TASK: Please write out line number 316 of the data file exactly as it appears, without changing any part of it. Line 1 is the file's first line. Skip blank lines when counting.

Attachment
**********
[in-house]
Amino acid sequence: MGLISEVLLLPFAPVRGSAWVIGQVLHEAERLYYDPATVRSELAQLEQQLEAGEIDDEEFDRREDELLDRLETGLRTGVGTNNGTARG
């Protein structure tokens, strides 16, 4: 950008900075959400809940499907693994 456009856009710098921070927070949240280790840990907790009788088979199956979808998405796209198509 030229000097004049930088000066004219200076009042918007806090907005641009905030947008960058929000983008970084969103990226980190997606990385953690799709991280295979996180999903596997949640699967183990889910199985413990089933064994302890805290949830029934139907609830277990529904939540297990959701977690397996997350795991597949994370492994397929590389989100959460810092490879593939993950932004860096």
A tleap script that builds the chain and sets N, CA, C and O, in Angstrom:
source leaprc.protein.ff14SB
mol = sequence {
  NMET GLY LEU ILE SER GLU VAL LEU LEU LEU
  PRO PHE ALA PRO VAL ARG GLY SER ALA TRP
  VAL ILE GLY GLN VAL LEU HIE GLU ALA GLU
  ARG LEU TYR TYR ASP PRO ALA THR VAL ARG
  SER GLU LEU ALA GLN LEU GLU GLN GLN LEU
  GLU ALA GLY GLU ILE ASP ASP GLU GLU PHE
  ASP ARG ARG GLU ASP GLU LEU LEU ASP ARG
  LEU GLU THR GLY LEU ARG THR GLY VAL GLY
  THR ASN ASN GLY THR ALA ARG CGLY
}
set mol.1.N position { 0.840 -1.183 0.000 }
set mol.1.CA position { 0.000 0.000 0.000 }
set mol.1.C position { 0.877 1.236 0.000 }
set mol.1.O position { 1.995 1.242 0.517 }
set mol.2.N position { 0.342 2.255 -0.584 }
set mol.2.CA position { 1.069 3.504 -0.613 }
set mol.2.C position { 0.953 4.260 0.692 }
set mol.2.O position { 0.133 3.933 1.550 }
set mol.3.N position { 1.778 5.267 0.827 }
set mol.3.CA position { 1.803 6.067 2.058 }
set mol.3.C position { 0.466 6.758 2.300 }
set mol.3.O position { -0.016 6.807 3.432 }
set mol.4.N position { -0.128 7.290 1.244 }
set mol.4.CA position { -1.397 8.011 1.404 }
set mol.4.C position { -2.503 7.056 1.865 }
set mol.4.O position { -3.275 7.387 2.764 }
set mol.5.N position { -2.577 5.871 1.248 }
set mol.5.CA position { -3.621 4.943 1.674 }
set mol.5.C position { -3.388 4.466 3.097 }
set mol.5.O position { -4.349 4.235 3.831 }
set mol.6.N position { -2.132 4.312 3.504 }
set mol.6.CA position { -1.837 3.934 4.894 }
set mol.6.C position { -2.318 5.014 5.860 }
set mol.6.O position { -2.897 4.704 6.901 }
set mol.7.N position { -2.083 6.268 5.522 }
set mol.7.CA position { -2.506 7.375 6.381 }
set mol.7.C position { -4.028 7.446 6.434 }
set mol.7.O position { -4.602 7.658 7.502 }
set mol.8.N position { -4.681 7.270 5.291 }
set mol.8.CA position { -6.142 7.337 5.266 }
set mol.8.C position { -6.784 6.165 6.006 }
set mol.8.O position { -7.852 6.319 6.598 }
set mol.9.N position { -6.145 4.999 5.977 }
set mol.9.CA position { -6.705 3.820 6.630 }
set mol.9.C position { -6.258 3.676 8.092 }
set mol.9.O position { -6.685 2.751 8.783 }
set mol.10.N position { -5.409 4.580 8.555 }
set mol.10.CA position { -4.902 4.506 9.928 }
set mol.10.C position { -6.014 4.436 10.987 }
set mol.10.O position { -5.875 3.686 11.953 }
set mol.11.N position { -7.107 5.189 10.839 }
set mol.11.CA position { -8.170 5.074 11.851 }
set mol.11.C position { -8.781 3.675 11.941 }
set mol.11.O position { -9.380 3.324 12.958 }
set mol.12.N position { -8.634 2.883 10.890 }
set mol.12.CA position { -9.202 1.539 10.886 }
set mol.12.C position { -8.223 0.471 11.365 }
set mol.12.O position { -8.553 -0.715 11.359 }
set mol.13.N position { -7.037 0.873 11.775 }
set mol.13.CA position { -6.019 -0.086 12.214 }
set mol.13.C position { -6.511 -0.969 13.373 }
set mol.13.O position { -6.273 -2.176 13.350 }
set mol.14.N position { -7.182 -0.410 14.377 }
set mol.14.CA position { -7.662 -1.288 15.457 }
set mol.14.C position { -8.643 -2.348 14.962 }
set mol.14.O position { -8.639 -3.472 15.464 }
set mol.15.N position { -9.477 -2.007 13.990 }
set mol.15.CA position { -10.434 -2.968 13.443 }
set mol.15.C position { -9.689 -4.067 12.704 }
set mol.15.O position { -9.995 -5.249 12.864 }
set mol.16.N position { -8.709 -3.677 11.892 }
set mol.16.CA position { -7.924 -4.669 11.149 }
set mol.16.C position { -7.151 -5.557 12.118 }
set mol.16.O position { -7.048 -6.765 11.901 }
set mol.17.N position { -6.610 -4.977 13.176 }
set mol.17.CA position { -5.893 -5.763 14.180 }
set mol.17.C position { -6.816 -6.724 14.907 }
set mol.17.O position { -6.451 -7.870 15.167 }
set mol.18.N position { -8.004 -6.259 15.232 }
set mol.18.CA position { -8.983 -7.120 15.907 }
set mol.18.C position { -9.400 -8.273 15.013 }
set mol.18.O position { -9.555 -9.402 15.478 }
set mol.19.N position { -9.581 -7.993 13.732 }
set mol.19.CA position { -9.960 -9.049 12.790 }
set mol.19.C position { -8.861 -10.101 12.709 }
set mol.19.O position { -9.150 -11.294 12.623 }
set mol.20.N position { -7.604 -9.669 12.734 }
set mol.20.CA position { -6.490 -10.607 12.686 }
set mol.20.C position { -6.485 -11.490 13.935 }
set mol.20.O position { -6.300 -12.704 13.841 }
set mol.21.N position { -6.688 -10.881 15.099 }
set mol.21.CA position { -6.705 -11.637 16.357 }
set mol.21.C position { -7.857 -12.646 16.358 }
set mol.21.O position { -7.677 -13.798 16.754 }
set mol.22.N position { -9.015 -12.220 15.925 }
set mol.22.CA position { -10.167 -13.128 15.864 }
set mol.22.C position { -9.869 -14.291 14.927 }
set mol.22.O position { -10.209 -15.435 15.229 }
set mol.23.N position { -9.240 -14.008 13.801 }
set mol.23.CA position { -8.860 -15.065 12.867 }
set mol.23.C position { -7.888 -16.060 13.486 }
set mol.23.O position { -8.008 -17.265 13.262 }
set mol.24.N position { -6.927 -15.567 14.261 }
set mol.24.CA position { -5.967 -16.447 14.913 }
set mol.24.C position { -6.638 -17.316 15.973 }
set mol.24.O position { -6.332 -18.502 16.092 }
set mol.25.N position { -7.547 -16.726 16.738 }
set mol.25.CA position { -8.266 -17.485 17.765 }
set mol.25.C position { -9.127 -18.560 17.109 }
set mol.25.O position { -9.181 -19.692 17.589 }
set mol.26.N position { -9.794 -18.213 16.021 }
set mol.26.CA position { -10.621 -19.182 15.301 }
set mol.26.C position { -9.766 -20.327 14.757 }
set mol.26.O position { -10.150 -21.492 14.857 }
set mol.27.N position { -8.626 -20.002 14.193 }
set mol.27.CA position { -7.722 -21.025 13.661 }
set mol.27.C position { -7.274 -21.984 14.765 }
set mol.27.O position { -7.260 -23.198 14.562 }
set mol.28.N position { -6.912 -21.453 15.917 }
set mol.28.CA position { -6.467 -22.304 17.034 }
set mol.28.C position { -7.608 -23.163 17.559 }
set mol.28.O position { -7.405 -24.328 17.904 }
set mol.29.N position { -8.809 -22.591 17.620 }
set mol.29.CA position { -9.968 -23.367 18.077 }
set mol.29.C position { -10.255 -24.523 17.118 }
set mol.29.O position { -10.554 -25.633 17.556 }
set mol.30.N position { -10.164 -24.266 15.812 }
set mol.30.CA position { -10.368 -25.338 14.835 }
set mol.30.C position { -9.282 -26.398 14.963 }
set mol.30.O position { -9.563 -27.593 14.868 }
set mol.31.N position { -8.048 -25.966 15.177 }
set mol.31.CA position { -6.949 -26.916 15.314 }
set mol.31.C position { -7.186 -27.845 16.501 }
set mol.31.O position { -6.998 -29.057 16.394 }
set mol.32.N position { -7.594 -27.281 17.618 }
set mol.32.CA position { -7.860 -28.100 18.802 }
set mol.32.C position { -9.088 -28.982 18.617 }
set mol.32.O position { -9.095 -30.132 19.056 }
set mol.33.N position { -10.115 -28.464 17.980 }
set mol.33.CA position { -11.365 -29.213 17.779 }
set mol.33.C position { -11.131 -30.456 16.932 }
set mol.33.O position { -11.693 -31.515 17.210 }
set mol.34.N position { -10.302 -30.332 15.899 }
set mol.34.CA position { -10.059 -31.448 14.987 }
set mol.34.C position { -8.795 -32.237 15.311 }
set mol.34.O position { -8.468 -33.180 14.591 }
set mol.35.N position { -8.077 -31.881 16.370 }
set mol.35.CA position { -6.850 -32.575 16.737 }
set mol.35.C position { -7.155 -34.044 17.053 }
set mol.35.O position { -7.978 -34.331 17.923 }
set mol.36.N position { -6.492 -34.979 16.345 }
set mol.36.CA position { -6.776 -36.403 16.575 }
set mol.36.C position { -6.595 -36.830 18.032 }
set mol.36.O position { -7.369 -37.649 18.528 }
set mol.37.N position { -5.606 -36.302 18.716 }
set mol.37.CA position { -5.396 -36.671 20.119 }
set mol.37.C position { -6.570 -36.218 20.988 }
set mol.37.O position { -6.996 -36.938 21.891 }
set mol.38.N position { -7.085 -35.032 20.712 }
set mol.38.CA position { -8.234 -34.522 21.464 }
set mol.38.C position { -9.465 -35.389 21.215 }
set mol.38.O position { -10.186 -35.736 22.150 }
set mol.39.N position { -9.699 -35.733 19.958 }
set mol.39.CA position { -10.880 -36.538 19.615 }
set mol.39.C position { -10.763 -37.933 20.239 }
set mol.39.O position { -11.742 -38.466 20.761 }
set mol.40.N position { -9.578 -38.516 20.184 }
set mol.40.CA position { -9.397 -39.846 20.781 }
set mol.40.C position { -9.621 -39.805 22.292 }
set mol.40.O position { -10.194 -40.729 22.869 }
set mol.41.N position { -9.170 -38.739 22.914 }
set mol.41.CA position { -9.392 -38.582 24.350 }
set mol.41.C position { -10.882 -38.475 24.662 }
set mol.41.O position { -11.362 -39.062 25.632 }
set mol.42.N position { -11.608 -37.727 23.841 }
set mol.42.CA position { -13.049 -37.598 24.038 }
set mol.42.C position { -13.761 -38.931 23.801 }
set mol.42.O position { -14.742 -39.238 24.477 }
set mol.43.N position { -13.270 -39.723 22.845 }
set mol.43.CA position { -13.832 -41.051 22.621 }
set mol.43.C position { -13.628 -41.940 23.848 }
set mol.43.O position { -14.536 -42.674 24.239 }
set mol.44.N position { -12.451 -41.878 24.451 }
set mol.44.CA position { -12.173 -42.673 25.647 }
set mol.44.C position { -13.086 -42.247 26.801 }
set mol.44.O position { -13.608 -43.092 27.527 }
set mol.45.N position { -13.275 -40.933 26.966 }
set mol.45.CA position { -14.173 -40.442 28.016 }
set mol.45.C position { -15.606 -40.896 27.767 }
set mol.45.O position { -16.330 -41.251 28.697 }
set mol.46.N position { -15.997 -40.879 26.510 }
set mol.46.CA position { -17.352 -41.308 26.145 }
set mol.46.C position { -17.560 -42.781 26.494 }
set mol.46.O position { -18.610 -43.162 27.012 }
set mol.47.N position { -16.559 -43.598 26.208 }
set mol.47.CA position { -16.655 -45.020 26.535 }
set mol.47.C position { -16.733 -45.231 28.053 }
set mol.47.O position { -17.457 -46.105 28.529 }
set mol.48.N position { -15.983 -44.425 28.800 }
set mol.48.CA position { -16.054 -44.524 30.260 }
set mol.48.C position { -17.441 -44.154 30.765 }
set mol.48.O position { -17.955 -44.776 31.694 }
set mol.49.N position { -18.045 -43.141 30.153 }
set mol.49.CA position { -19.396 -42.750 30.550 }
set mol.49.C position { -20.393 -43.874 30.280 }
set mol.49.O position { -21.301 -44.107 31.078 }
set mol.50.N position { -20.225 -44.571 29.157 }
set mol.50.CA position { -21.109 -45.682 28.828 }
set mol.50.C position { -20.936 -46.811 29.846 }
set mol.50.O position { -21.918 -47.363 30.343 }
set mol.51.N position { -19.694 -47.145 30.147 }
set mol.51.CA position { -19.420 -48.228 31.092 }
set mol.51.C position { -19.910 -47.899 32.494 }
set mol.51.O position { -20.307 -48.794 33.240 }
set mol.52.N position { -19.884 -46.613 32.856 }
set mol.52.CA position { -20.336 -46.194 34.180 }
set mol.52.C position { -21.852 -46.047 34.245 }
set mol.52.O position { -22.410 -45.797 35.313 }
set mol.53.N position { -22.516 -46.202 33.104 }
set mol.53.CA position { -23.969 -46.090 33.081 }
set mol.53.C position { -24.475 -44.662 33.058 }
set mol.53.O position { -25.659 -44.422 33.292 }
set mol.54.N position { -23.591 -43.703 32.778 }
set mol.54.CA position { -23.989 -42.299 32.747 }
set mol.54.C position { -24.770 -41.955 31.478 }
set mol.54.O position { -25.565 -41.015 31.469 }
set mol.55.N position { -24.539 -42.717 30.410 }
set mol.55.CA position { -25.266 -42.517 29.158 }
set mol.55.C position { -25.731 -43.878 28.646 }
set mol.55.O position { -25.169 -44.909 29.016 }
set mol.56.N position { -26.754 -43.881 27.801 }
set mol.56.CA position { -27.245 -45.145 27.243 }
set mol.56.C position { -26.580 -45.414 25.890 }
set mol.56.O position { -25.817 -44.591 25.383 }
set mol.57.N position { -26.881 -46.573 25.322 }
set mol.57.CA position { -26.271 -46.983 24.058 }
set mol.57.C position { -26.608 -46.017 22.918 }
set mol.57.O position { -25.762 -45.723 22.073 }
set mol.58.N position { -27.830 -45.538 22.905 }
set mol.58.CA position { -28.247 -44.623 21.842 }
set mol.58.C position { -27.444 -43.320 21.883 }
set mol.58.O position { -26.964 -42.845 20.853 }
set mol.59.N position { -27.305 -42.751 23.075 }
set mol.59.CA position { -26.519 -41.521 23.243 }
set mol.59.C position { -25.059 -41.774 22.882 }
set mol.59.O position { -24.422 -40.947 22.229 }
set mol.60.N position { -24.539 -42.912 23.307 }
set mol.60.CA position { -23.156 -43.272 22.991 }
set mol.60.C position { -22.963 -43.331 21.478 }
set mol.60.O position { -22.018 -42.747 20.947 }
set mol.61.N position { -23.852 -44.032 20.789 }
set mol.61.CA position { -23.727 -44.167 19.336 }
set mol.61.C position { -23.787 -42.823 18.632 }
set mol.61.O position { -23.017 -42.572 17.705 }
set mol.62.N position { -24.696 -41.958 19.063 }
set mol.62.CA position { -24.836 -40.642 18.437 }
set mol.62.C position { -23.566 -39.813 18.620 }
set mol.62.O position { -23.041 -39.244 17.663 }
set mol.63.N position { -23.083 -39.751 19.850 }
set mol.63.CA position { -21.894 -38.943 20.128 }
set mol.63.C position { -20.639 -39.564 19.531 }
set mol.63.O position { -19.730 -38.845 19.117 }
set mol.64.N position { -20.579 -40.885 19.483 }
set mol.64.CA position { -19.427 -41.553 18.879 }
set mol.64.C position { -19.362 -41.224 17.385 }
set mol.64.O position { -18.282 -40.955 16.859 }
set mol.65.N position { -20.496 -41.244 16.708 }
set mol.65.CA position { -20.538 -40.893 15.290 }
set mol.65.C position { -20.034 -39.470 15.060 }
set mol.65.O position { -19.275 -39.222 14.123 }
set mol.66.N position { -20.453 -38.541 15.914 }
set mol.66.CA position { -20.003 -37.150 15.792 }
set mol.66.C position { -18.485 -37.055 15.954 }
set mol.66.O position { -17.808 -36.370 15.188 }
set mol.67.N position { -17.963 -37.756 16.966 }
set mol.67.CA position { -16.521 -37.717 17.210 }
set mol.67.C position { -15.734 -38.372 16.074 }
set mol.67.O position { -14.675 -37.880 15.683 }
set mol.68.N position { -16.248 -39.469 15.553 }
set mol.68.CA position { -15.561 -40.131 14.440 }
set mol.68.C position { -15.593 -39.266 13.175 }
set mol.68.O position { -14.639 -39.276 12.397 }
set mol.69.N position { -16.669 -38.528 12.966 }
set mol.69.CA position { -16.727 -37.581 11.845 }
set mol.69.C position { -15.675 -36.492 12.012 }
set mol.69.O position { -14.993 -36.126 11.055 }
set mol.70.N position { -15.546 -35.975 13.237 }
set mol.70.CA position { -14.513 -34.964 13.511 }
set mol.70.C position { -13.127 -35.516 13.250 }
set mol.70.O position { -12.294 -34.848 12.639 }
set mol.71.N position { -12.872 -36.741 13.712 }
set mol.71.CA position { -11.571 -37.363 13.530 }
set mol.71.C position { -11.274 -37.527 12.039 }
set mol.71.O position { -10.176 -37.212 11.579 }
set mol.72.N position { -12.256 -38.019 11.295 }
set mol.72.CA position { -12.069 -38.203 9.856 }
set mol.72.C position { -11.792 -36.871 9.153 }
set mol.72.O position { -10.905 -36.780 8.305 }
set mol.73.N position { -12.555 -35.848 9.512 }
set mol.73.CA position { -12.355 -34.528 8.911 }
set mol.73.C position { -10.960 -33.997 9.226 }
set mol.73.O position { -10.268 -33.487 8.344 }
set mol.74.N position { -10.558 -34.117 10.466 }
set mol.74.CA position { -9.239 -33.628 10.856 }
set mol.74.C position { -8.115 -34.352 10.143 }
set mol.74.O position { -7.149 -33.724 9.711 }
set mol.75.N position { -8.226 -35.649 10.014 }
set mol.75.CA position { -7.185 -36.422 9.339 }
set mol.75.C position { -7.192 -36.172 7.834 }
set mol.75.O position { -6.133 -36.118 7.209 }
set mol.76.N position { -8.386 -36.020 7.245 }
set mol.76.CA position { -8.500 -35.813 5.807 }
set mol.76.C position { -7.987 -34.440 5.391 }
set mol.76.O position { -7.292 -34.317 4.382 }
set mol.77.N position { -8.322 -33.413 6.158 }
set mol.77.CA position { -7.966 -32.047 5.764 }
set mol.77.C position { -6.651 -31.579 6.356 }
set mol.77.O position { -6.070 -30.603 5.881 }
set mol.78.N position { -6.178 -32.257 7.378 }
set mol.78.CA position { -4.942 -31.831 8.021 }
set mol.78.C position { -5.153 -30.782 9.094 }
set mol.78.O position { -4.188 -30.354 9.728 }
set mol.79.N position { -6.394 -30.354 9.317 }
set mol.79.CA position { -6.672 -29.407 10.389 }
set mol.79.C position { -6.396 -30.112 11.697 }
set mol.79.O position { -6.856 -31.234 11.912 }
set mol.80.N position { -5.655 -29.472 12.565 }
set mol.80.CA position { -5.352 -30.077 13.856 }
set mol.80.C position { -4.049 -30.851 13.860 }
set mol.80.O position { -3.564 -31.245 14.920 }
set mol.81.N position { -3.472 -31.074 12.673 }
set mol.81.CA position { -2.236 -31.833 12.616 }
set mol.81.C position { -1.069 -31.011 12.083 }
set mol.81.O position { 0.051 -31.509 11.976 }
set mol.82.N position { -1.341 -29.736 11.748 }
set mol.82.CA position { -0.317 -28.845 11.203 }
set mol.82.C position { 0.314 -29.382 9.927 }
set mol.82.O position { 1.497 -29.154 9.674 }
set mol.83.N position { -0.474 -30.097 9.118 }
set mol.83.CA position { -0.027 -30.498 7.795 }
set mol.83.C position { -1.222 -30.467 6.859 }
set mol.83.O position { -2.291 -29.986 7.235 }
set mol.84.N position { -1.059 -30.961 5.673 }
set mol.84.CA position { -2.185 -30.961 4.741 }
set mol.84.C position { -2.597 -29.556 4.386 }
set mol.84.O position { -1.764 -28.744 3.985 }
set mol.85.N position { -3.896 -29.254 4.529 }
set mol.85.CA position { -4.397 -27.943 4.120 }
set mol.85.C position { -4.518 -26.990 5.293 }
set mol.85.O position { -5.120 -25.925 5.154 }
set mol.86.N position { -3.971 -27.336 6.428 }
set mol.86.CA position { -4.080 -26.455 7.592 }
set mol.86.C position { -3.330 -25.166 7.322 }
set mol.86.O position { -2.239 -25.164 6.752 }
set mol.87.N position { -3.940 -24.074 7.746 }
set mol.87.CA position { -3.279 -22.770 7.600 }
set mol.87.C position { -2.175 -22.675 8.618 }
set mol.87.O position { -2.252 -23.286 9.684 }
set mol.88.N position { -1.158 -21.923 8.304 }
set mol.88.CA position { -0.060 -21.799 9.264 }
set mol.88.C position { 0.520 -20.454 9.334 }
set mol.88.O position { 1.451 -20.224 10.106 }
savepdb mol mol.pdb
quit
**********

set mol.75.O position { -6.133 -36.118 7.209 }